You’re restless in your office cubicle, or maybe the number of friends’ compliments on your photos is increasing, or perhaps you’re just ready to dive in and do what you love for a living. Before you start your own photography business, you’ll need to do some serious research and planning. Here, five of our Pro Team members share their words of wisdom on what you should take note of before taking the plunge.
Being a full or part-time photographer means more than clicking the shutter. You are running a moneymaking business, and it’s important to be financially wise and put together a business plan so you can set goals. Several Pro Team members agreed: It’s definitely more business than photography.
“Take as much interest in the business side of things,” says music and commercial photographer Martin Hobby. “So many businesses don’t have a business plan, but without one you are wandering around in the dark. How do you know what you should be charging if you have no idea how much you need to earn to survive each month?” He recommends starting with a piece of paper, and asking yourself:
- How much do you need to earn to cover all your basic living expenses each year?
- How much is your basic business overhead? (Add up all your equipment costs, insurance costs, advertising, office rent, etc.)
- Add these two figures together
- Divide by the number of jobs you think you will do a year: this gives you the minimum you must charge per job to cover your basic lifestyle.
There are a lot of factors that go into starting a business that go beyond your vision. “Research general requirements in your area, such as licenses, taxes and insurance requirements,” says music and pet photographer Amiee Stubbs. “You should also research the competition! It’s surprising to me how many people start a photography business with little awareness of what is already being offered in the market.”
Erica Peerenboom, senior portrait and boudoir photographer, says it’s best to seek professional help. “Check with your state about the requirements and permits needed to start a business. If possible, I recommend having a professional help you set everything up. I did this, and I didn’t want anything left out that I could later get in trouble for, especially with taxes!”
“The photography business is one of the few professions where clients look at your actual work and not your resume first,” says sports and nature photographer, David Liam Kyle. Your website is everything these days: your billboard advertisement, your storefront, your portfolio and blog. Make sure your site not only beautifully showcases your work but also helps get you more clients and increase sales. “Zenfolio is my modern-day portfolio. I can refer clients to specific links and private client folders that they can view and download images from in a professional manner. This also gives them the opportunity to see more of my other photography while they are at my website.”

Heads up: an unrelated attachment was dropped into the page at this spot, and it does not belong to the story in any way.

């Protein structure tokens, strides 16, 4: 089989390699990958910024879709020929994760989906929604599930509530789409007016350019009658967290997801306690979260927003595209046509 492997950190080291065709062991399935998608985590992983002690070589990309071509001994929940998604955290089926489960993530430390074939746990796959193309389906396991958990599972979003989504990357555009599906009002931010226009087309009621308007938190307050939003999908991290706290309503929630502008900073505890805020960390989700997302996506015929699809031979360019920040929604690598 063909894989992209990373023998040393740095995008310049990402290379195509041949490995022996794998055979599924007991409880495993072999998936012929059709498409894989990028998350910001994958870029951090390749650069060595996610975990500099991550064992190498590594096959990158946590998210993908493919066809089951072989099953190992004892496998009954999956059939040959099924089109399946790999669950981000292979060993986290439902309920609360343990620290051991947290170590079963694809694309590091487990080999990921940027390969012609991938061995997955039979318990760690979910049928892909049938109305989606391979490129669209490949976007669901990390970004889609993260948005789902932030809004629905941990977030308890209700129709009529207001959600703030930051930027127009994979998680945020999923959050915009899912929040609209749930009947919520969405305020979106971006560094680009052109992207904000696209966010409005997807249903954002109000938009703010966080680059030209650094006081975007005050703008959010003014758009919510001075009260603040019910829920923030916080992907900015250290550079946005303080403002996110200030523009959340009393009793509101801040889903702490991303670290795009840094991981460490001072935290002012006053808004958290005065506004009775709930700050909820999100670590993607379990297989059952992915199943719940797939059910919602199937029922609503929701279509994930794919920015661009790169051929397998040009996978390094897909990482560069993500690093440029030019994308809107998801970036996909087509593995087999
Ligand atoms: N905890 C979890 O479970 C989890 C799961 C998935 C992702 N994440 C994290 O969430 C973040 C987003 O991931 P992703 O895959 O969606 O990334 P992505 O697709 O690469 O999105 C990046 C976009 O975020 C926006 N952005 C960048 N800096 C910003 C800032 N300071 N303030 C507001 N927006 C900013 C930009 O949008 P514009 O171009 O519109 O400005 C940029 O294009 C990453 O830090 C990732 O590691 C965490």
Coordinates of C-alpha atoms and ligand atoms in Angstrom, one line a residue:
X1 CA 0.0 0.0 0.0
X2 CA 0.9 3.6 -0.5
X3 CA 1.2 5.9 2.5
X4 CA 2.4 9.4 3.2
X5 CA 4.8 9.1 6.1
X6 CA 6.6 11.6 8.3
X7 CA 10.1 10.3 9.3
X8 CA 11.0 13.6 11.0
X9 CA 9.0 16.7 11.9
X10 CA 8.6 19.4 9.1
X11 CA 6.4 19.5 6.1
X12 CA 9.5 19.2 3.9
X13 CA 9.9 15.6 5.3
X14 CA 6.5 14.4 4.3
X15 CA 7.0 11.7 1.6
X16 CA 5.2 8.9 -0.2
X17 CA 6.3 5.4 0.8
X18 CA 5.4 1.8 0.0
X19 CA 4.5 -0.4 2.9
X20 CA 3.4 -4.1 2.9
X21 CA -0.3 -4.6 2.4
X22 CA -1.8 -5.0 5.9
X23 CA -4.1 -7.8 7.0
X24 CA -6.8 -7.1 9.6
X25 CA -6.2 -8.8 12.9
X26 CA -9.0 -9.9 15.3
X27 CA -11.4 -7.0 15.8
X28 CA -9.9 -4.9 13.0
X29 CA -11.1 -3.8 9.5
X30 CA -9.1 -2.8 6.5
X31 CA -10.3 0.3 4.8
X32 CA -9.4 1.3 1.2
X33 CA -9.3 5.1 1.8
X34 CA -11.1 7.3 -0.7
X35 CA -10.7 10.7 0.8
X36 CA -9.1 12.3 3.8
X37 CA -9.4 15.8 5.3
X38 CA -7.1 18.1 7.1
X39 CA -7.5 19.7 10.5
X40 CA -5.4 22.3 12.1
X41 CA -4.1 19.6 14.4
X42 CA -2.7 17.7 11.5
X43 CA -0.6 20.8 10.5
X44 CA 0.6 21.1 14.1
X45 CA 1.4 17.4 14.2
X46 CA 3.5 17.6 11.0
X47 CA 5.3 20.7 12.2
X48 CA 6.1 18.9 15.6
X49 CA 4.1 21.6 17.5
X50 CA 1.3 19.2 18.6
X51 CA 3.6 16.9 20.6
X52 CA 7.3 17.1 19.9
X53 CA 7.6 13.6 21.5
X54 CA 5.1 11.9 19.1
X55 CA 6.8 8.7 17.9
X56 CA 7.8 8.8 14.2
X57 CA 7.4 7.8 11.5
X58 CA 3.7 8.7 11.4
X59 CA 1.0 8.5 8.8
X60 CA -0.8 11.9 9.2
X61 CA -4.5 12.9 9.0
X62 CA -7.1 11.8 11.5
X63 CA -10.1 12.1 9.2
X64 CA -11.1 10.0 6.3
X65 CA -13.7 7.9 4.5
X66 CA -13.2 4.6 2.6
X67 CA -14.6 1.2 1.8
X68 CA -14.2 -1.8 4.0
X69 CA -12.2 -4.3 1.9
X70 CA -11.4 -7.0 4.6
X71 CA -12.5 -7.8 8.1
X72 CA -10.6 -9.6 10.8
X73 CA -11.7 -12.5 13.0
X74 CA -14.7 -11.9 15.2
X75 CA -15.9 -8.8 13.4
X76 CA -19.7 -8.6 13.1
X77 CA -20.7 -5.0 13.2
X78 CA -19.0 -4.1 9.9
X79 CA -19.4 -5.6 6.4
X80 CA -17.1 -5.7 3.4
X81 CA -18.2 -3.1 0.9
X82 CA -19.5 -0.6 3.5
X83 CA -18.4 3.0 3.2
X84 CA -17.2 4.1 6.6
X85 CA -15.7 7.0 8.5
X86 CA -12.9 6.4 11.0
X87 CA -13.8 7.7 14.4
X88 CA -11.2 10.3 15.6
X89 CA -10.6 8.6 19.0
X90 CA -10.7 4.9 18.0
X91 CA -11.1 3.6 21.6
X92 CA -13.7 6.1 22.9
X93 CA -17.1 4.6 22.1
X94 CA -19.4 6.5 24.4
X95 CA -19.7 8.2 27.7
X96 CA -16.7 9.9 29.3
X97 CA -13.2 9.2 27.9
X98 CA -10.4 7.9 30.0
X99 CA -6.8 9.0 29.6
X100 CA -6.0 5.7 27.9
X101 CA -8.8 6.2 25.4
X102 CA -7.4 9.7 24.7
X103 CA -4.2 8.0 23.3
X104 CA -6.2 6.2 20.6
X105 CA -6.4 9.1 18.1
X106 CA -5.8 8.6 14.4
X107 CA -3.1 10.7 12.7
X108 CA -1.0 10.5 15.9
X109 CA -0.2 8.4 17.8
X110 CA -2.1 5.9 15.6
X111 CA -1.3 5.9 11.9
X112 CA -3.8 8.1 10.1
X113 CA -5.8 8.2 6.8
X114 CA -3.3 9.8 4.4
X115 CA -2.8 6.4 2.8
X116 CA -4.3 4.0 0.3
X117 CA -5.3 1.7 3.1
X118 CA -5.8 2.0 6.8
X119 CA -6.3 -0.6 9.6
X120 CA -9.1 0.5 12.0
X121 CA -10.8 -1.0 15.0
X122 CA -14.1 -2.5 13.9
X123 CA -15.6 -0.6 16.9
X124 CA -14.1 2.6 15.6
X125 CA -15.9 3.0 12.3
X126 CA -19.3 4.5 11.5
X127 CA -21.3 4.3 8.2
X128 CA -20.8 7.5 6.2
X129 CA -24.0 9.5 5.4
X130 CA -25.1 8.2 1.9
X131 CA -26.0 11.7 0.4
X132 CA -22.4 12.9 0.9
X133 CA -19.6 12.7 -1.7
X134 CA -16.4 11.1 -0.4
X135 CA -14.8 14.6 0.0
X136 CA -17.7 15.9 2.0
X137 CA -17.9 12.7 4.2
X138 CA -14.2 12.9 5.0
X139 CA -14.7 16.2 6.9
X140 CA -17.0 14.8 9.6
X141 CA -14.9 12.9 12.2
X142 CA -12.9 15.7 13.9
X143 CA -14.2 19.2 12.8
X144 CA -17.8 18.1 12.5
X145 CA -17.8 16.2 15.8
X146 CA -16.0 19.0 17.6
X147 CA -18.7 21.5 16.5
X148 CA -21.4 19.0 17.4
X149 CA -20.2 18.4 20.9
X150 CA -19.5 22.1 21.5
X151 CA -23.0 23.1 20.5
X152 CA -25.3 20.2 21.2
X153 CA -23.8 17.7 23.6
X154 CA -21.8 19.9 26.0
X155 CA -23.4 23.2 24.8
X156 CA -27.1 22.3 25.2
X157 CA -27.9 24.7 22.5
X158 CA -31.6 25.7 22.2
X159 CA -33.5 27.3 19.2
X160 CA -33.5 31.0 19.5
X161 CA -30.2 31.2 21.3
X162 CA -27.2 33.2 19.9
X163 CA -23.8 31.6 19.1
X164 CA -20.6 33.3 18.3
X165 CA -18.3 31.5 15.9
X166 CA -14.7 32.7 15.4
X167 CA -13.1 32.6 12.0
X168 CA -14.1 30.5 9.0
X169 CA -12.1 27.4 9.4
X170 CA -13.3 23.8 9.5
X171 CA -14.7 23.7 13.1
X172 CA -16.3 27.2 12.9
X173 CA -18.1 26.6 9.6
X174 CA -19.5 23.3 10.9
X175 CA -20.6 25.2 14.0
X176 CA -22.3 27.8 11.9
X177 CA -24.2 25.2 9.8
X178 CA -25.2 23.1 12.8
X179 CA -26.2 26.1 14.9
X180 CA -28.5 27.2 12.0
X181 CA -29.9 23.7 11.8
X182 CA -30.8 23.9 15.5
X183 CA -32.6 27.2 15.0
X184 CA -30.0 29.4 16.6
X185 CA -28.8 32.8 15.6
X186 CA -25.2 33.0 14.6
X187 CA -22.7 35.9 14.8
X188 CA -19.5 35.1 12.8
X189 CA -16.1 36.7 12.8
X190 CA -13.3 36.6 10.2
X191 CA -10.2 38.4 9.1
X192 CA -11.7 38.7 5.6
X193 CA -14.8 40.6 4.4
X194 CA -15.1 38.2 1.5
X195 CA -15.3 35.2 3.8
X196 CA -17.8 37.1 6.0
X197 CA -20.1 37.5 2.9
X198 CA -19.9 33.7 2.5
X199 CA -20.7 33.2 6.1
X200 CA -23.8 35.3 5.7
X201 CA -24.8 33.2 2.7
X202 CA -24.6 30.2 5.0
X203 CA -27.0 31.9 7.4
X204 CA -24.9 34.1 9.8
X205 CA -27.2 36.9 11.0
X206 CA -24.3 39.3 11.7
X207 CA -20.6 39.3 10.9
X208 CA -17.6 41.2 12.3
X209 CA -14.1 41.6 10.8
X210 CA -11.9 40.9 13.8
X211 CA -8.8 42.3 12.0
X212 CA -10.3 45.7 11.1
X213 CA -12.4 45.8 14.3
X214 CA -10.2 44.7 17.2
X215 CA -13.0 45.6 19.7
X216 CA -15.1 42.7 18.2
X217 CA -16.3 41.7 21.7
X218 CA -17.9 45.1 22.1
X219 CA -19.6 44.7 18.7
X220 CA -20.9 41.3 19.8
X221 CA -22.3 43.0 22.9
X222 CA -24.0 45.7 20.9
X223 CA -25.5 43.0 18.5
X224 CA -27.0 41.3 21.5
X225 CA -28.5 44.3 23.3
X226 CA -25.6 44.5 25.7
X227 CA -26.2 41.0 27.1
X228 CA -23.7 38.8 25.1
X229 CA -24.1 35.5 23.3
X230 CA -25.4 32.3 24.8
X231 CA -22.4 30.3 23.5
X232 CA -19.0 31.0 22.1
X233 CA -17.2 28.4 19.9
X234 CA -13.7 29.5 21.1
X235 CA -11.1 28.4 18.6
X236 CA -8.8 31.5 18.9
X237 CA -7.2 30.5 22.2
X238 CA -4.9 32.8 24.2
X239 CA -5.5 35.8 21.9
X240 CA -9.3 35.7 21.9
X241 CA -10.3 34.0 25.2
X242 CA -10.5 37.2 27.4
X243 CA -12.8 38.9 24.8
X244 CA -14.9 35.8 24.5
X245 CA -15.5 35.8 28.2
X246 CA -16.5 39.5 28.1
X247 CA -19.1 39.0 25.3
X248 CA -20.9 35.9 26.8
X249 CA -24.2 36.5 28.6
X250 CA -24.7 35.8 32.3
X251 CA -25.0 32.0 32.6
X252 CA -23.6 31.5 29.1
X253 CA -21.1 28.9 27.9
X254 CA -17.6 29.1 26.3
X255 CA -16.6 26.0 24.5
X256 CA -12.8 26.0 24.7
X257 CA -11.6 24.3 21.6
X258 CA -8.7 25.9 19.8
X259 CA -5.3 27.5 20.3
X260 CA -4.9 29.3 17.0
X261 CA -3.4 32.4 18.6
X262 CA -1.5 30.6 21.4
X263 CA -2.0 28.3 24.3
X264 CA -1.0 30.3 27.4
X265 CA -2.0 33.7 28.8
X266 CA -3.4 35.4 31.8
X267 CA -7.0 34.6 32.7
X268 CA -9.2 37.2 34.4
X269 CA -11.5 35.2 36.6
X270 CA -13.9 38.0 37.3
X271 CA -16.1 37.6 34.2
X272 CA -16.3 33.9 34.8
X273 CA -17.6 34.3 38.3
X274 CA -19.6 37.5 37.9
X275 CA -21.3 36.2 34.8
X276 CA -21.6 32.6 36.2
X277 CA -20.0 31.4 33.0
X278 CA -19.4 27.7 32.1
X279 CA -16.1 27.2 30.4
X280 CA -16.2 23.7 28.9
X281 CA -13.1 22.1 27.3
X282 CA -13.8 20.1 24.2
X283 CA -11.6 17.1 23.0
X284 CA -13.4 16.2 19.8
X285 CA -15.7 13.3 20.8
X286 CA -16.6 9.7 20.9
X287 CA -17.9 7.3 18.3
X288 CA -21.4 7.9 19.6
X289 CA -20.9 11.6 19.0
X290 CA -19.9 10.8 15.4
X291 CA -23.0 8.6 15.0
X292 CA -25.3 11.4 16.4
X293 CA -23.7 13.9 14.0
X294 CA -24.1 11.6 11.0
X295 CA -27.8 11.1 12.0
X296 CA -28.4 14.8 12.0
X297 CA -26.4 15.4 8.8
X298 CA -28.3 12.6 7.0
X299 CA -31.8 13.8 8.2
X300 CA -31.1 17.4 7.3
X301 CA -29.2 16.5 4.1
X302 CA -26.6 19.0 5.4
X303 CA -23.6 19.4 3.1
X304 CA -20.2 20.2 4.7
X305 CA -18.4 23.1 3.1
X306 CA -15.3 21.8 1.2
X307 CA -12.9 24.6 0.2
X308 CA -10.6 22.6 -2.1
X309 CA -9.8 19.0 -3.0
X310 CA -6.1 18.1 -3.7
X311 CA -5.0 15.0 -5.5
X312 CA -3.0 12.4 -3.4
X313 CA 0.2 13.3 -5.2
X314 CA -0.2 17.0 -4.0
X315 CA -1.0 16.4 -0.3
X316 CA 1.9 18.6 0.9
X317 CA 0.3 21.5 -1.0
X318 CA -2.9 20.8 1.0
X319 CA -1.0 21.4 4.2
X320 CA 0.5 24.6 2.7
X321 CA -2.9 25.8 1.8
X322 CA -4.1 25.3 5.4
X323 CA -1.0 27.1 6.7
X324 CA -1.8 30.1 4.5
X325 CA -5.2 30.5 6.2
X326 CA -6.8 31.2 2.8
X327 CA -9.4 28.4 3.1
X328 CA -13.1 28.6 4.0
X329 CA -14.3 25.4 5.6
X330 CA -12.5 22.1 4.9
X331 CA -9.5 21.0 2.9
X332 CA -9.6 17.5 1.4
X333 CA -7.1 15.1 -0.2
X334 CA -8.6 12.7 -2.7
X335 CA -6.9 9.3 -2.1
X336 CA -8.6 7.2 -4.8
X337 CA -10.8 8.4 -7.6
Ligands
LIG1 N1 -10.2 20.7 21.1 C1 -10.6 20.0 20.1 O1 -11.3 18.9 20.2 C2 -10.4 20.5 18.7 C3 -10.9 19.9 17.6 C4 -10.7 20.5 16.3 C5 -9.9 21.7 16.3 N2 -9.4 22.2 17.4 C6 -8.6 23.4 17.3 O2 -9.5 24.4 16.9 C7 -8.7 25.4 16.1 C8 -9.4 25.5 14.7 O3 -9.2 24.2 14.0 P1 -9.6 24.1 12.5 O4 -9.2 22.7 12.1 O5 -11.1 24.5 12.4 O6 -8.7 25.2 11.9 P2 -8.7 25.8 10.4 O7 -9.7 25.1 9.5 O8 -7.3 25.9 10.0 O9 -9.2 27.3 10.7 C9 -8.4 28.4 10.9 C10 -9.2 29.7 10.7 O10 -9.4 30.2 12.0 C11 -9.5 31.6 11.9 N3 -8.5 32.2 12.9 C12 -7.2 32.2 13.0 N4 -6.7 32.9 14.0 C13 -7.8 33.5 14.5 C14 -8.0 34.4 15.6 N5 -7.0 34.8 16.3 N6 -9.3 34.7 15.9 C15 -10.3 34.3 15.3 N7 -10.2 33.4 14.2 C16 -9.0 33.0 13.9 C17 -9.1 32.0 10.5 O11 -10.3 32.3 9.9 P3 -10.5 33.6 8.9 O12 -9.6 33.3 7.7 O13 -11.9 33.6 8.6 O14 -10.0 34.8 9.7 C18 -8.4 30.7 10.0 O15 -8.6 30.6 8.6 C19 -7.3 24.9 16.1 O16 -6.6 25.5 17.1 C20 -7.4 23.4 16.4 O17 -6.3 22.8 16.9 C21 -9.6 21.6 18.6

“Zenfolio is a huge time-saver: it’s so easy to use that I don’t have to devote much time to creating a fantastic-looking website,” says Amiee. “I stay so busy that I don’t have time for in-person sales, so it allows my clients to purchase directly through the site.”
And lastly: “What is that old saying? You only get one chance to make a first impression…” says Erica.
What’s the cheapest and easiest way to get your work out there? Using Facebook and Instagram to grow your following. Olympic photographer Jeff Cable has more than 40K fans on Facebook alone and gains new followers by posting live action Olympic shots during the season. “Social media is critical these days,” he says.
Some photographers, such as Jeff, use social media to communicate with other photographers; others use it to gain more clients; and others use it to showcase their personal lives. “I am different than many other photographers, because my social media is aimed more at photographers than potential clients. I teach photography all over the world and have a following from that.”
Martin lets his personality shine through not only on website but on social media as well. “The lines are blurred between me and my business. I don’t want to come across as too slick and corporate. I would sooner be regarded as slightly used, battered and eccentric,” he says.
Just because it’s your photography doesn’t mean you need to run the show alone. It can be wise to enlist the help of friends and family when starting out, and down the line even hiring an accountant, manager or team members to help keep you organized and sane. (Plus, how many creative people enjoy doing the booking and numbers?)
Help from a spouse is common among the Pro Team: Martin, Amiee and David all have spouses who help run their businesses.
“My business is run by my wife, Dawn, who is my boss,” says Martin. “She’s rock solid and handles all the admin and bookkeeping stuff that I absolutely hate. She’ll be taking over all the social media side once our little boy starts school.”
Martin also uses a freelance retoucher for editing jobs, and has stared working with a marketing agency to rebrand his website.
“A good accountant is also a must, they will save you more money than you pay them.”
Meet the Experts: